HomeWorld History & GeopoliticsStalin Against the Jews: How the Soviet Dictator Lost his Last Fight

Stalin Against the Jews: How the Soviet Dictator Lost his Last Fight

  • EDITORIAL BRIEF: Stalin’s final battle against the Jews was part of his campaign against cosmopolitanism, and it ultimately failed. After his death, the legal process of the “Doctors’ Case” was abruptly closed, and the campaign against cosmopolitanism ended. The legacy of this campaign, however, remained, as it targeted Jews and created a lasting impact on Soviet society.

The final battle of Soviet dictator Joseph Stalin was against the Jews, and it was a fight he ultimately lost. Stalin’s “purges” in the 1920s and 1930s targeted political competitors, former White Army officers, and workers of the tsarist military-industrial complex. In the 1940s, his focus shifted to internal party opponents, the entire leadership of the Red Army, and the NKVD.

However, the victory of the USSR over Germany and Japan, combined with friendly relations with Western countries, created a cognitive dissonance among Soviet citizens. To resolve this, the USSR launched a campaign against cosmopolitanism, which targeted citizens expressing “cosmopolitan” views and statements, especially those with foreign contacts. This campaign included attacks on “Jewish bourgeois nationalism,” which was important because Israel’s War of Independence made it clear that Israel would not become a satellite state of the USSR in the Middle East.

The Soviet authorities created the Jewish Anti-Fascist Committee (JAC) in 1942 for propaganda purposes, with members including Soviet Jews, scientists, and intellectuals. Their primary task was to collect financial assistance from the international community on behalf of Jews fighting Nazism under the red banner.

The JAC also collected information regarding the Holocaust on German-occupied Soviet territory, which was published as the “Black Book” in New York in 1946. However, the authorities refused to acknowledge the Holocaust as affecting specific nationalities and only erected one memorial in Kiev, at Babi Yar. The JAC was dissolved in 1948 when it was deemed useless and attracting “unnecessary” attention.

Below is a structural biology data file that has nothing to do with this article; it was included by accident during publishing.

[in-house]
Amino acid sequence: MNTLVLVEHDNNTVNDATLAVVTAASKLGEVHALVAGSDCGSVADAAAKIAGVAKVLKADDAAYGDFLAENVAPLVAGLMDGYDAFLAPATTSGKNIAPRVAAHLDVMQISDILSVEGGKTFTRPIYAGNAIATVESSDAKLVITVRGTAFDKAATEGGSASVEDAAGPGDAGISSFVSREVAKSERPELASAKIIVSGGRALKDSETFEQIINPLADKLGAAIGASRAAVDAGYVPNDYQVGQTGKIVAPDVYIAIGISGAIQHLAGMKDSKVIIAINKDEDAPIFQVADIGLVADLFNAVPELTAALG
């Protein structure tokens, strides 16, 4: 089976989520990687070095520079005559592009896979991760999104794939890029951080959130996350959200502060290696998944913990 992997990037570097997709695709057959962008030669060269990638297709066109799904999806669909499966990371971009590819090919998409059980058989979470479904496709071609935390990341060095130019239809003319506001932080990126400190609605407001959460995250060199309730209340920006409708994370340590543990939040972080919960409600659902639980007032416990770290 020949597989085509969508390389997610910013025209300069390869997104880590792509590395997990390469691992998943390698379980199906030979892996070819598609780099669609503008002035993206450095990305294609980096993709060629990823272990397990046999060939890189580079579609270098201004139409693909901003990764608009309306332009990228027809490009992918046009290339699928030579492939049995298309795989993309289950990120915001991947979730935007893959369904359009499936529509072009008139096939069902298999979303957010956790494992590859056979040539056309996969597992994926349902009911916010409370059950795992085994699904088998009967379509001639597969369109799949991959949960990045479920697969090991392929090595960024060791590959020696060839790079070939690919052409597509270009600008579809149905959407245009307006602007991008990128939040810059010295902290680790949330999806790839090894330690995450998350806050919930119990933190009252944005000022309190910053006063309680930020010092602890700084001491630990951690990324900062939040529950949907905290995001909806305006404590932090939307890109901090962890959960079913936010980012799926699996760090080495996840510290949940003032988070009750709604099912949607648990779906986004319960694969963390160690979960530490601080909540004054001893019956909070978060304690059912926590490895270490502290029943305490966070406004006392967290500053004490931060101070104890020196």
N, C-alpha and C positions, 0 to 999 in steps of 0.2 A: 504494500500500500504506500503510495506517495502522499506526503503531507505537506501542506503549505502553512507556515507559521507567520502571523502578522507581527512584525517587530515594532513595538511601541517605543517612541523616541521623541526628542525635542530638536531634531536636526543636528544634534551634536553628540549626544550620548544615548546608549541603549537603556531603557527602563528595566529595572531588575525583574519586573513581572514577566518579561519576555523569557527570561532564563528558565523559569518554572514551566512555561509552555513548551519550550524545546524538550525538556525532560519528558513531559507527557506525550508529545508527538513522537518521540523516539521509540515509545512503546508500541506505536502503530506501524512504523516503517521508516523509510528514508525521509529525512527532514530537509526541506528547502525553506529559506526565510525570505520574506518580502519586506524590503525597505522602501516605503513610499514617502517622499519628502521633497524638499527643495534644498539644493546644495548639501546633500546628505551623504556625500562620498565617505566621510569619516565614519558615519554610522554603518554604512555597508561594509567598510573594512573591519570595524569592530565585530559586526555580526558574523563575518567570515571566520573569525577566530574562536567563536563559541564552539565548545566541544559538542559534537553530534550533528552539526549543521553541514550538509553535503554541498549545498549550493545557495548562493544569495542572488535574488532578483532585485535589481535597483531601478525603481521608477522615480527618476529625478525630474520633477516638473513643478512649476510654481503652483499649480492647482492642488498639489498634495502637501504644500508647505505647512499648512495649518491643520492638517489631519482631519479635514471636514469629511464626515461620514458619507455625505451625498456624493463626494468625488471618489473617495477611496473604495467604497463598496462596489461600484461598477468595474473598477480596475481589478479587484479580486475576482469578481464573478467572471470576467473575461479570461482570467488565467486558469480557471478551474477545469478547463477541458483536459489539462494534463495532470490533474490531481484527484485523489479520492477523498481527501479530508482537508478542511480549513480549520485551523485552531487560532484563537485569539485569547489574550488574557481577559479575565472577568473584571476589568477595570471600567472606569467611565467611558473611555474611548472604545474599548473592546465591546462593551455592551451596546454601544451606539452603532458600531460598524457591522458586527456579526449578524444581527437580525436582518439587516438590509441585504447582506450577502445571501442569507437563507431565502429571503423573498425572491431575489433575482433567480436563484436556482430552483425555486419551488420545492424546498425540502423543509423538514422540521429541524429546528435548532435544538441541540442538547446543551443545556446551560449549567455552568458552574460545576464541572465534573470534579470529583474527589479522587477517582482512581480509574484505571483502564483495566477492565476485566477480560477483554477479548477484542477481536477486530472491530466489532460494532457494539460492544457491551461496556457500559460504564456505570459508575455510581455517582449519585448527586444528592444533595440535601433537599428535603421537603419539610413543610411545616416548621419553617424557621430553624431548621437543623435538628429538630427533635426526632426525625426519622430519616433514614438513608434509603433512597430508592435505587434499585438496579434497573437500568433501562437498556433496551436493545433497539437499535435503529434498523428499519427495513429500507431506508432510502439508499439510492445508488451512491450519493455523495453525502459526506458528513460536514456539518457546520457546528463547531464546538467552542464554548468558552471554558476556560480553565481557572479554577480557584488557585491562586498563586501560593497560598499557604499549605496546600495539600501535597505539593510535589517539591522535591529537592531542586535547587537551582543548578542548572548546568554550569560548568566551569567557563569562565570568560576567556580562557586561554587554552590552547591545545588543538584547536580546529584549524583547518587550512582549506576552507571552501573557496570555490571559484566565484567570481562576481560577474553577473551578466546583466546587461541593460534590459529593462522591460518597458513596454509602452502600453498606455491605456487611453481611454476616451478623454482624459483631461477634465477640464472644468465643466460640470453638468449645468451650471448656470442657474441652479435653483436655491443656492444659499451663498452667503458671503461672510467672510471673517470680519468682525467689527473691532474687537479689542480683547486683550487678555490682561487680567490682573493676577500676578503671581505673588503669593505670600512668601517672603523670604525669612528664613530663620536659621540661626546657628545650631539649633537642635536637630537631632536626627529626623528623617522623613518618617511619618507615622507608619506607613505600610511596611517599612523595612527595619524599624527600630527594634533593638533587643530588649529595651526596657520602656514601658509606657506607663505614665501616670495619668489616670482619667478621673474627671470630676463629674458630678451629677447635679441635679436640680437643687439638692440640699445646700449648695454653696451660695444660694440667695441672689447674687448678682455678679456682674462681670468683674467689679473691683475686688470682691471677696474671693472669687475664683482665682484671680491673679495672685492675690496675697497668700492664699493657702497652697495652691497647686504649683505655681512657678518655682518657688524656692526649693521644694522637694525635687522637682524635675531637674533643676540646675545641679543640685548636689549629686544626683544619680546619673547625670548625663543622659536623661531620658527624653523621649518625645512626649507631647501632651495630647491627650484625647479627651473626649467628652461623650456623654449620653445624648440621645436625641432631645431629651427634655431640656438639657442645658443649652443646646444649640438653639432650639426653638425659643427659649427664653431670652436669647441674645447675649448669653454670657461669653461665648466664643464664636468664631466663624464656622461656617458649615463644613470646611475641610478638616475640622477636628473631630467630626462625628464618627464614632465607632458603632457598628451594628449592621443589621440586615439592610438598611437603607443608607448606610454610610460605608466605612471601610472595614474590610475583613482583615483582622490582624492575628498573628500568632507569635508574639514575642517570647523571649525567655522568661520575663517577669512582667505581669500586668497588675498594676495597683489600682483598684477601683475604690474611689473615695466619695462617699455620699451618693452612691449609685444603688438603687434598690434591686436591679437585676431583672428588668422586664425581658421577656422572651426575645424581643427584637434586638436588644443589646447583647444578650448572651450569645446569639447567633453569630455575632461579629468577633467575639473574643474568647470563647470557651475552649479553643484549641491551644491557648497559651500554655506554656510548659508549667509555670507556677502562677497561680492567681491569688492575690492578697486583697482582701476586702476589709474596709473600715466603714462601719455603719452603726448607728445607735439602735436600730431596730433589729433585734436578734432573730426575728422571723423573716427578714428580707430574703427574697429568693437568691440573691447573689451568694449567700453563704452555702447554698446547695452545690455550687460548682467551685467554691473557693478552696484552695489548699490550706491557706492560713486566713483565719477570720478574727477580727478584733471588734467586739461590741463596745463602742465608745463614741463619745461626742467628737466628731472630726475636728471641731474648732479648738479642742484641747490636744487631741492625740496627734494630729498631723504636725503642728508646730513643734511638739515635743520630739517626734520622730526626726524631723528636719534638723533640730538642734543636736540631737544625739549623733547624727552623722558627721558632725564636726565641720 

At this time, the campaigns against “kowtowing before the West” and latent anti-Semitism merged into a single fight against cosmopolitanism. Jews, especially Zionists, became the most frequent victims, as they were seen as the internal “fifth column” and the enemy of the mobilization economy.

The campaign was led by Andrey Zhdanov, who believed that there could be no civilization without the Russian language, science, and culture of the Soviet peoples. The Propaganda and Agitation Department of the Central Committee of the CPSU focused on educating workers in the ideas of Leninism and encouraging Soviet patriotism and hatred of capitalism and bourgeois ideology.

During this campaign, images of Western artists such as Salvador Dali were harshly criticized for “militant imperialism and zoological misanthropy,” and there were attempts to rename “Nord” cigarettes to “Sever” and “French bread” to “urban bread.” There were also attempts to attribute the discovery of the Law of Conservation of Matter to Mikhail Lomonosov instead of Antoine Lavoisier and the invention of the radio to Alexander Popov instead of Guglielmo Marconi.

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